Situated in the south-west of Italy, bordering the Mediterranean coast, the Campania region was already famous among the Romans for its wines in the 12th century BC. Campania is one of the southern wine regions of Italy, separated from Abruzzo by the Apennine mountain range. Campania was considered by the Romans to be the most prestigious wine region, since it was the birthplace of Falerno, the most sought-after wine of the Roman Empire, produced on the slopes of Mount Massico. The region’s long-forgotten past glory is beginning to surface again thanks to the creation of new DOC and DOCG appellations starting in the 1970s. Since then, the region has experienced a revival and a dramatic evolution in the quality of its wines.
Campania enjoys a maritime and Mediterranean climate with hot summers and mild winters. These mild temperatures and constant sunshine favor excellent vine development and a healthy vegetative cycle. Throughout the ripening process, the berries are loaded with sugar, reaching perfect maturity in time for harvest.
West of the Apennines and east of the Amalfi Coast, the Campania region is best known for the famous city of Naples and its coast, with beaches stretching forth as far as the eye can see. But the Campanian hinterland boasts an extraordinary heritage of ancient flora and native grape varieties. These ancient indigenous varieties include Aglianico, Fiano, Greco, Biancolella and Forastera. Vesuvius towers over the Campanian landscape. The volcanic rocks create an exceptional terroir and offer a veritable mosaic of soils, notably clay and limestone.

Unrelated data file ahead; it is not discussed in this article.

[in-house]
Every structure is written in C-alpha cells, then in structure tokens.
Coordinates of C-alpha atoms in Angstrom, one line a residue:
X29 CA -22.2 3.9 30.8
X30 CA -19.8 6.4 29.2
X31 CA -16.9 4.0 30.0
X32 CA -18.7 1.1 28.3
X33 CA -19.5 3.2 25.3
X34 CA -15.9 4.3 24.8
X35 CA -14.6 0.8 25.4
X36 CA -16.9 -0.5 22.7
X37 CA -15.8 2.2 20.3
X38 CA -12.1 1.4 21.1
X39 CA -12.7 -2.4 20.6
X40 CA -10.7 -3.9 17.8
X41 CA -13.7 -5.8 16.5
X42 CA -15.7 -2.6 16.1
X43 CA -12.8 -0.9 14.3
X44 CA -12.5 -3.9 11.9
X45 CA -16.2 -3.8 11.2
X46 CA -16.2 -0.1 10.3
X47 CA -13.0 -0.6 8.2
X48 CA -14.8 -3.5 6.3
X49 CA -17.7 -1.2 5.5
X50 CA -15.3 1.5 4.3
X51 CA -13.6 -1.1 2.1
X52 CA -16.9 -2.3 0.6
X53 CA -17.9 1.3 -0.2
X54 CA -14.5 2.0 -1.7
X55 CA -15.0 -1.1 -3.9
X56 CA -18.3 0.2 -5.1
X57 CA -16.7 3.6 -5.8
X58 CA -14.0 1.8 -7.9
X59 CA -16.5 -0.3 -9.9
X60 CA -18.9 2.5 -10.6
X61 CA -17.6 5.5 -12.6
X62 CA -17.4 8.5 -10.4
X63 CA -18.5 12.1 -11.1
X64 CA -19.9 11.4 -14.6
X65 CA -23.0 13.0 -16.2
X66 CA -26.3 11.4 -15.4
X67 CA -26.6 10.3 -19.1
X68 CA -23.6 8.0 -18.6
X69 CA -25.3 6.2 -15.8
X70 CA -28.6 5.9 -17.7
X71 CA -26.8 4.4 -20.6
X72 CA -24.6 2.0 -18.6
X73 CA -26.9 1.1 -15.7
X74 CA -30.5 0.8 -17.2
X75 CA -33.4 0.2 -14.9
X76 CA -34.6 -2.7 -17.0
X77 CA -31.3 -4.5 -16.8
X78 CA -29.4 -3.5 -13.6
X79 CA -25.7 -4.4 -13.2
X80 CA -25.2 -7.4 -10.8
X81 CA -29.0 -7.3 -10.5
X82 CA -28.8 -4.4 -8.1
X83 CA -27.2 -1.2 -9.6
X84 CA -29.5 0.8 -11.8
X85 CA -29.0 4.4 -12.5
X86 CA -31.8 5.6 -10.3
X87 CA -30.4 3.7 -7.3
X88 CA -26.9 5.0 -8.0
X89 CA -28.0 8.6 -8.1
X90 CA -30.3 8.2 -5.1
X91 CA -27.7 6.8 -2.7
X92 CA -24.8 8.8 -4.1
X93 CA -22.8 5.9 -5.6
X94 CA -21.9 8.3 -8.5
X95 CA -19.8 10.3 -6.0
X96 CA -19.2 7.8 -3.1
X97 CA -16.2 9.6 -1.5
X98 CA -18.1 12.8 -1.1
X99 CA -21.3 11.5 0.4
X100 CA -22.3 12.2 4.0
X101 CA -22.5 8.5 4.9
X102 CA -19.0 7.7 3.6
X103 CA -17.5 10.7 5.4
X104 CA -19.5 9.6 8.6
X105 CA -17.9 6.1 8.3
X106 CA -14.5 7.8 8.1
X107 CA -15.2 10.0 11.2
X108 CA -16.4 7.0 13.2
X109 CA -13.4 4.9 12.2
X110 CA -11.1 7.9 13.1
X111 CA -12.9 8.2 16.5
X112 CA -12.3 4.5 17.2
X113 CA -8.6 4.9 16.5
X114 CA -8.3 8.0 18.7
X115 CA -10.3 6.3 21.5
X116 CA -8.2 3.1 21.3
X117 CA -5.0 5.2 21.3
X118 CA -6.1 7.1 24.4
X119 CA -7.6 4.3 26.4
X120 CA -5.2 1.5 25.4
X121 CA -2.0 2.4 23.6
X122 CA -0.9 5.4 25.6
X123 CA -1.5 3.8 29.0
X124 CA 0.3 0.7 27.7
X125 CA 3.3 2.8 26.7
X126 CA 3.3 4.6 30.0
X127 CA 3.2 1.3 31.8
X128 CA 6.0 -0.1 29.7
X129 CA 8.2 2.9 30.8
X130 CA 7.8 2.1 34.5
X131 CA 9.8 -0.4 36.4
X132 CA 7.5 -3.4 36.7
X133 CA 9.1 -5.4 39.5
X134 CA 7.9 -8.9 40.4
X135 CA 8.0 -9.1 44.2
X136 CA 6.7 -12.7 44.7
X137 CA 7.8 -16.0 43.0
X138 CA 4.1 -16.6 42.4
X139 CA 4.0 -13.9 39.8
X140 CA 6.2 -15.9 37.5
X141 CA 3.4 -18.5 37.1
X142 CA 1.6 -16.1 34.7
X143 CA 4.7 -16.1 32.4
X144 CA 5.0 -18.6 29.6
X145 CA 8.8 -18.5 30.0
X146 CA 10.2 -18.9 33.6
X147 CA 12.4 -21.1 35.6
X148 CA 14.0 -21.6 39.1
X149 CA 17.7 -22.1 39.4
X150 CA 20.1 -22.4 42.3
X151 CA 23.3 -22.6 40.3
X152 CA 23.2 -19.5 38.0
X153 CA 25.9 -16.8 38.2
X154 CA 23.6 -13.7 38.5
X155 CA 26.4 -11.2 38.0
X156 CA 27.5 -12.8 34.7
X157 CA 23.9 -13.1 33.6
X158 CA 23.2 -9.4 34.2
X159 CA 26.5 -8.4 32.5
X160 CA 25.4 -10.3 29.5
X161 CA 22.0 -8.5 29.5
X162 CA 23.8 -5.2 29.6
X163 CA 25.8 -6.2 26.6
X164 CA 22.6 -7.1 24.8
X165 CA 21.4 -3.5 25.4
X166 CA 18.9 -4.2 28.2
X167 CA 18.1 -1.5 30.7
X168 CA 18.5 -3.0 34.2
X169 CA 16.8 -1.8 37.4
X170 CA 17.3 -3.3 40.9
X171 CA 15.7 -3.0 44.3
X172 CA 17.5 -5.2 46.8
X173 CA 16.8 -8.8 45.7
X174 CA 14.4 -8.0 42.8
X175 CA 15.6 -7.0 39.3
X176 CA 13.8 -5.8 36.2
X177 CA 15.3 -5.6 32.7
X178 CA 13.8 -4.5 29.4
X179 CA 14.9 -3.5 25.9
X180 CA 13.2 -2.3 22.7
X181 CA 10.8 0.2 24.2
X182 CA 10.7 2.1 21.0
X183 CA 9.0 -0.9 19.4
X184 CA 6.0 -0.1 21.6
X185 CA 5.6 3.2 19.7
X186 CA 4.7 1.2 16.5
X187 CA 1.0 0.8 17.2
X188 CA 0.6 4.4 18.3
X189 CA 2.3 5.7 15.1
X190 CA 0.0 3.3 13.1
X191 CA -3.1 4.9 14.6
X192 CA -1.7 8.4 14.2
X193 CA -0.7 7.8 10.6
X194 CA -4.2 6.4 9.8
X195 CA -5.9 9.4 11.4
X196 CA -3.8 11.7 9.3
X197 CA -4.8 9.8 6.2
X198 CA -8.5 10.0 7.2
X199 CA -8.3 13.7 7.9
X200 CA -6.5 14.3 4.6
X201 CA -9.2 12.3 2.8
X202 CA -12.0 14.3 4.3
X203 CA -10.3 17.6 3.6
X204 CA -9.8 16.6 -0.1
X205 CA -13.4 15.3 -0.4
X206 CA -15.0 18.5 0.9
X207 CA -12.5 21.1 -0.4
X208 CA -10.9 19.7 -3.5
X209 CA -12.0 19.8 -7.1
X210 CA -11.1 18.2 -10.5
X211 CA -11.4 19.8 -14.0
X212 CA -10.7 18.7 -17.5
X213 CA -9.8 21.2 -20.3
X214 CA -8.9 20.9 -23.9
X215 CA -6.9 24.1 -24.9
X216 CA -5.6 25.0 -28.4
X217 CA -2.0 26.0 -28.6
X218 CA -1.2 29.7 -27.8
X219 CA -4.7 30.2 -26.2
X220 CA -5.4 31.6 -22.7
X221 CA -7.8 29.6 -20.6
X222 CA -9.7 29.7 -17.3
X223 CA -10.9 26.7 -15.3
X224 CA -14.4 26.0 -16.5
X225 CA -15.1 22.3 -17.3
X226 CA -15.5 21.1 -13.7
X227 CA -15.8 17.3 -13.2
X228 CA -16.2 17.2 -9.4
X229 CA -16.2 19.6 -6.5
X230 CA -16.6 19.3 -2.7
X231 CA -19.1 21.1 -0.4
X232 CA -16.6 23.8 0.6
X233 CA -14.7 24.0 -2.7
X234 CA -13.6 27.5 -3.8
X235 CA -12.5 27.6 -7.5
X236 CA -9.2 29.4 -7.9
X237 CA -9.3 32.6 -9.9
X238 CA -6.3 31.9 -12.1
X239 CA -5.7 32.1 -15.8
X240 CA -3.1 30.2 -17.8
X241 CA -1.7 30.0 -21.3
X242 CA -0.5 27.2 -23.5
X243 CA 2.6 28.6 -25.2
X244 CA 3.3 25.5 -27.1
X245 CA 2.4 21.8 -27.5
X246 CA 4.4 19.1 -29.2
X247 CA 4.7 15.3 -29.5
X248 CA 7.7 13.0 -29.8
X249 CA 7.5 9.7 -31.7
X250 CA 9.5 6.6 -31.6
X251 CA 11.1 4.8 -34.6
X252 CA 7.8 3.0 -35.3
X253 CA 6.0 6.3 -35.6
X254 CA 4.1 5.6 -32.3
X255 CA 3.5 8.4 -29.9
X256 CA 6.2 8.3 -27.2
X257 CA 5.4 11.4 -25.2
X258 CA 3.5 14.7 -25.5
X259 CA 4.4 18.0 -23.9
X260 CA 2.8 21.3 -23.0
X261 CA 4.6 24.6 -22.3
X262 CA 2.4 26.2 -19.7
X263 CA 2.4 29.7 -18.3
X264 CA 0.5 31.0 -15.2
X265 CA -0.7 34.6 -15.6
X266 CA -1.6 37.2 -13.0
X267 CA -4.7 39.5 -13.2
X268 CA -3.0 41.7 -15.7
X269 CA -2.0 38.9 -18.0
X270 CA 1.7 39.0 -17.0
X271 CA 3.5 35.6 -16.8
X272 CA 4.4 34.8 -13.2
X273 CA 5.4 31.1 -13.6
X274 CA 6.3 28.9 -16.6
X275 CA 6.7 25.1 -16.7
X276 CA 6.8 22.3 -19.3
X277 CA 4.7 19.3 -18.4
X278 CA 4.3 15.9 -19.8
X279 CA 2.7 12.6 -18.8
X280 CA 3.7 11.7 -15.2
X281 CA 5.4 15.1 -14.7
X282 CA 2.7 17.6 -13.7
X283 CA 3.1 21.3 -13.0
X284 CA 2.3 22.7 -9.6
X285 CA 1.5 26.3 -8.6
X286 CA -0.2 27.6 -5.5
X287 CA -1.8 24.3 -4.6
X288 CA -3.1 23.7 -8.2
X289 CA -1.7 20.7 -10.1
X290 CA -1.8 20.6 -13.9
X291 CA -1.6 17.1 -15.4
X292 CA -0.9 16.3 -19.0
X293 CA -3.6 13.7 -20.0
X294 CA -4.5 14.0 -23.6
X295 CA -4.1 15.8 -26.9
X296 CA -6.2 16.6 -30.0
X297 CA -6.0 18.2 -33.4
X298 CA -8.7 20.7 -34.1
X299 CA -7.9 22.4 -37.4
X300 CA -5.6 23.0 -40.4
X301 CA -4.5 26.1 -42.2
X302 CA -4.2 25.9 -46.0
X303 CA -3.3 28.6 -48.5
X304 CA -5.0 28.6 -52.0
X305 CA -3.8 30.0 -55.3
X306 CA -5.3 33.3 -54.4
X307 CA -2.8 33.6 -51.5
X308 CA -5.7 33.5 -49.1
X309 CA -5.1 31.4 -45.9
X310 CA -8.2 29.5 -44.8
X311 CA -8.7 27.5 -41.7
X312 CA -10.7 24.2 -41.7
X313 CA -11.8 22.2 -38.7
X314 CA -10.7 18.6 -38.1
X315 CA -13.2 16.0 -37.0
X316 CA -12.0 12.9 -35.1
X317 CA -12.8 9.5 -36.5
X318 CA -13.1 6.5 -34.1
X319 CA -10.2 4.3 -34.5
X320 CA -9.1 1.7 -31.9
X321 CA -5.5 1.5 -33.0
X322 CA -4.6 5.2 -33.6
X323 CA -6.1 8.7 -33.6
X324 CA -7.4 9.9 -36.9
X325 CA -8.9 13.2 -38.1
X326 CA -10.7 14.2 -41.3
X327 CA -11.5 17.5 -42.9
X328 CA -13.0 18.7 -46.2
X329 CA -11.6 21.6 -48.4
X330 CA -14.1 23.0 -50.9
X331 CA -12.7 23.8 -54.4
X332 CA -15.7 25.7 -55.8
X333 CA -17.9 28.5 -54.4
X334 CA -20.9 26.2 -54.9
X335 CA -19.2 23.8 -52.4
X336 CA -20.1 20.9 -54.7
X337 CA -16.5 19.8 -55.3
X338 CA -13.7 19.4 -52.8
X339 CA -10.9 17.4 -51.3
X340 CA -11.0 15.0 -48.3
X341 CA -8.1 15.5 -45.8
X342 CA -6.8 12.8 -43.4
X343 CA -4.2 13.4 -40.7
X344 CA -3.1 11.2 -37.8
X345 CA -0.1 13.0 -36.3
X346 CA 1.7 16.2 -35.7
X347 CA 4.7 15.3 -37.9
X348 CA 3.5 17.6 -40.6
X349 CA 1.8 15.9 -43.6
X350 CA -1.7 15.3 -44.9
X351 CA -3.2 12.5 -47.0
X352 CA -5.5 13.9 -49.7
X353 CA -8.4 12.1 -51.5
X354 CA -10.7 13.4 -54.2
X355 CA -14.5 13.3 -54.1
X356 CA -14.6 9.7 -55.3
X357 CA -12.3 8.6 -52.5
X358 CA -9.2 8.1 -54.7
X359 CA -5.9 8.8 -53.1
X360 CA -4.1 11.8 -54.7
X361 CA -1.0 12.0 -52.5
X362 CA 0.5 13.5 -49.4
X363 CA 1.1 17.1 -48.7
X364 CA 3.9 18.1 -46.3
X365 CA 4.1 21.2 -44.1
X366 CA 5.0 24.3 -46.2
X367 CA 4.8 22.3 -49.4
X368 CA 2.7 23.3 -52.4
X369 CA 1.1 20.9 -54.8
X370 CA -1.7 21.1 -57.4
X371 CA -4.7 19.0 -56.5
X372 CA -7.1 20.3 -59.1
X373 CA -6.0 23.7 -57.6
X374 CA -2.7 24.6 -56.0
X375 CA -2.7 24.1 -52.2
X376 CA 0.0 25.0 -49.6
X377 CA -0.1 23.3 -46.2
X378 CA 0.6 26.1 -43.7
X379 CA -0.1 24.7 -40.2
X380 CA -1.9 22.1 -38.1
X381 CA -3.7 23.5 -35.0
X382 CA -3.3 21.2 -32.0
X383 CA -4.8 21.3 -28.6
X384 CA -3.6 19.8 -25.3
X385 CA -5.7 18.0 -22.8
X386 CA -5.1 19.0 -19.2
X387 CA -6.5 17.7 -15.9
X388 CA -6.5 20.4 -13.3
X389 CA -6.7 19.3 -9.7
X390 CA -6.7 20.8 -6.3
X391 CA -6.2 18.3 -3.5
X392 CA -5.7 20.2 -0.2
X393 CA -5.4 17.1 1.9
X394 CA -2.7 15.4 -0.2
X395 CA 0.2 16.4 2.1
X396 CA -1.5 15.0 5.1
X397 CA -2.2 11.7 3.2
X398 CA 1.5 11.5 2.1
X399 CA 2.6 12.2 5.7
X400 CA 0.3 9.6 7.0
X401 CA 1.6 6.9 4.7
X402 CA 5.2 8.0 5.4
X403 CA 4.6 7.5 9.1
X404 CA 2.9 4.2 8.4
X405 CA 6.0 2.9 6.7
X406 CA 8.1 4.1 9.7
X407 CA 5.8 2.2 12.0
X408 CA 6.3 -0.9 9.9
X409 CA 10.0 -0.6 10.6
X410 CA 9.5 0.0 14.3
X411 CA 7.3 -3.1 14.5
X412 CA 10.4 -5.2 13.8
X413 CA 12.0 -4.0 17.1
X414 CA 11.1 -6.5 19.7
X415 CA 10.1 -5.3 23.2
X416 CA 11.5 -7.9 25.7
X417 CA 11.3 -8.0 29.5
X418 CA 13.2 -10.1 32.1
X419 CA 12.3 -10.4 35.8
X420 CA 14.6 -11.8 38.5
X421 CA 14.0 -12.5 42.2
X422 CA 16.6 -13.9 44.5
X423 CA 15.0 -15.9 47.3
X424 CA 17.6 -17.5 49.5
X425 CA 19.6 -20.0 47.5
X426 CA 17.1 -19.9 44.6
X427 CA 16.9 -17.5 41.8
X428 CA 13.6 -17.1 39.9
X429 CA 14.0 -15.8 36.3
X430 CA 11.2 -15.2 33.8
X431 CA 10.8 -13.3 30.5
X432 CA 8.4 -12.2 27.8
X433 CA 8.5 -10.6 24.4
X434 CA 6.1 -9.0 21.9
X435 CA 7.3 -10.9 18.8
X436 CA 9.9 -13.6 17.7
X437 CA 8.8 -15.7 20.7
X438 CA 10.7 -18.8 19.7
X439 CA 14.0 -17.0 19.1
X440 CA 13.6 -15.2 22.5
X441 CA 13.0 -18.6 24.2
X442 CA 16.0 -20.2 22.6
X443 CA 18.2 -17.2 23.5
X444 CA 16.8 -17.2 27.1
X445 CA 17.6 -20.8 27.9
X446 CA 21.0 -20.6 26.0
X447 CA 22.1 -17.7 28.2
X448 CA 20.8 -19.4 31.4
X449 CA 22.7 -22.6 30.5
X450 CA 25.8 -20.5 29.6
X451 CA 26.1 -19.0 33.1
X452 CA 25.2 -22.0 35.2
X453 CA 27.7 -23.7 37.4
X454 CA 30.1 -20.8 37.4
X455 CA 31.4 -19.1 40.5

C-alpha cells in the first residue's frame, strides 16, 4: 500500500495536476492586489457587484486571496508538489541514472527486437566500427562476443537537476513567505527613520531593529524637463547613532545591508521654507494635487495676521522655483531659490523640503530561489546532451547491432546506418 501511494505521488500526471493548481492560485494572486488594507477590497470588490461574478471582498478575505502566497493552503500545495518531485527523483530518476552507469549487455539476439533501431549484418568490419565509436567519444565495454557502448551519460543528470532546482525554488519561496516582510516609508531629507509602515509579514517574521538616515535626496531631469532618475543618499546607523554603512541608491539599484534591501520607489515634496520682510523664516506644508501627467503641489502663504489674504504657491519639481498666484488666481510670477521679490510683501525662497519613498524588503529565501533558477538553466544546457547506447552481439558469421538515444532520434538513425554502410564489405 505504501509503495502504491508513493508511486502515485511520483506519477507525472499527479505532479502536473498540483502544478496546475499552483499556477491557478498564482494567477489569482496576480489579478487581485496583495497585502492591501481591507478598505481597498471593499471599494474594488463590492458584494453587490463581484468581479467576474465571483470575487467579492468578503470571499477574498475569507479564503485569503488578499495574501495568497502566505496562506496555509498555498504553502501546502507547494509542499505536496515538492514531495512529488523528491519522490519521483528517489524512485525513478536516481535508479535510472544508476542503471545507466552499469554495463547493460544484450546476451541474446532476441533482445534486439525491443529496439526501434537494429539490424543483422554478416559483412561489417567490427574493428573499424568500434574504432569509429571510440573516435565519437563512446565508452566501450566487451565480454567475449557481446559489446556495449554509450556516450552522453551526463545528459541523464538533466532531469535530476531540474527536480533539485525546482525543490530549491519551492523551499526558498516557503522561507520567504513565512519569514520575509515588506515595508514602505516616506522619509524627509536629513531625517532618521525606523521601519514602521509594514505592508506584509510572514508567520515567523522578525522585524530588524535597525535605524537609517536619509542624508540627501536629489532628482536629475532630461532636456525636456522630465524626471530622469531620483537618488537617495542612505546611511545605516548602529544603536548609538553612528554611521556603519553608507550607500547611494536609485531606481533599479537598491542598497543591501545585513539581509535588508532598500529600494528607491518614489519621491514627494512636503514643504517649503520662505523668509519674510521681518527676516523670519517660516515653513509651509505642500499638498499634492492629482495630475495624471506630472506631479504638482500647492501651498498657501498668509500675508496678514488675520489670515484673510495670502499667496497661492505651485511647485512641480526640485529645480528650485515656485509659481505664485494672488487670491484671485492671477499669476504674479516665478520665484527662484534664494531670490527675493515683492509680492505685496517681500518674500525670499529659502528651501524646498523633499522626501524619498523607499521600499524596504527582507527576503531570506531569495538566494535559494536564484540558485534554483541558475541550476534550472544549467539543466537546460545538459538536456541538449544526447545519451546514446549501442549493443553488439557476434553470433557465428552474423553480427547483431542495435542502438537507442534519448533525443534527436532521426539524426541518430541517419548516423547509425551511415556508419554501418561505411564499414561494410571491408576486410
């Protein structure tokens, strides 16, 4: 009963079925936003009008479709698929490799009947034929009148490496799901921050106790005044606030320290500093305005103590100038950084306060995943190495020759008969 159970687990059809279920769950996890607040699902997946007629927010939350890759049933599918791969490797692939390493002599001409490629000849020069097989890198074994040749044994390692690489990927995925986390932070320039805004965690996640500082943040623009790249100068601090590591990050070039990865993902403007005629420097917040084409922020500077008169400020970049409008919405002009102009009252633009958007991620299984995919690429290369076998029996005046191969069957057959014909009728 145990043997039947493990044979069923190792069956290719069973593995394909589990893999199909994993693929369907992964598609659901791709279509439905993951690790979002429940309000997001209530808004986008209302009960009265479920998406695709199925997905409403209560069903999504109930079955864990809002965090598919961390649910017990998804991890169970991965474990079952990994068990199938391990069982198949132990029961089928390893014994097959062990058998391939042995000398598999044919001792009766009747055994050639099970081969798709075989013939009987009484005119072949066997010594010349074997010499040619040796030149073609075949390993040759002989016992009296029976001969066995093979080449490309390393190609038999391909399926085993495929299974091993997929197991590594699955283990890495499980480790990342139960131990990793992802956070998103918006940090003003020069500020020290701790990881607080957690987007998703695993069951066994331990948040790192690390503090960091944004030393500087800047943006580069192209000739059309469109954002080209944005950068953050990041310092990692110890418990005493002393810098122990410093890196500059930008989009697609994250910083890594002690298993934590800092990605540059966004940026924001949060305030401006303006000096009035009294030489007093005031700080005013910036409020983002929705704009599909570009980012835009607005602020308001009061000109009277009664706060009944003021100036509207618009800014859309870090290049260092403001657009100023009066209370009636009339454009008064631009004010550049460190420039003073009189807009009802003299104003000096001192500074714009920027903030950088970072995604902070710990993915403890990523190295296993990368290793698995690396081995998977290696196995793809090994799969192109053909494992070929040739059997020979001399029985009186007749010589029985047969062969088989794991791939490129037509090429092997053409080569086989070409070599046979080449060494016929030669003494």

Today, Campania is home to several great appellations, such as the four DOCG territories of Aglianico del Taburno, Fiano di Avellino, Greco di Tufo and Taurasi. These wines are considered to be among the best in Italy. The fifteen DOC appellations have come about as a result of the efforts of forward-thinking new winemakers, who are now leading the renaissance of this region, so famous in Roman times.
Campania produces fruity and delicious wines to be enjoyed in their youth. More structured and full-bodied, the red wines aged in barrels tend to show good aging potential. Campanian white wines seduce with their aromatic character and floral notes.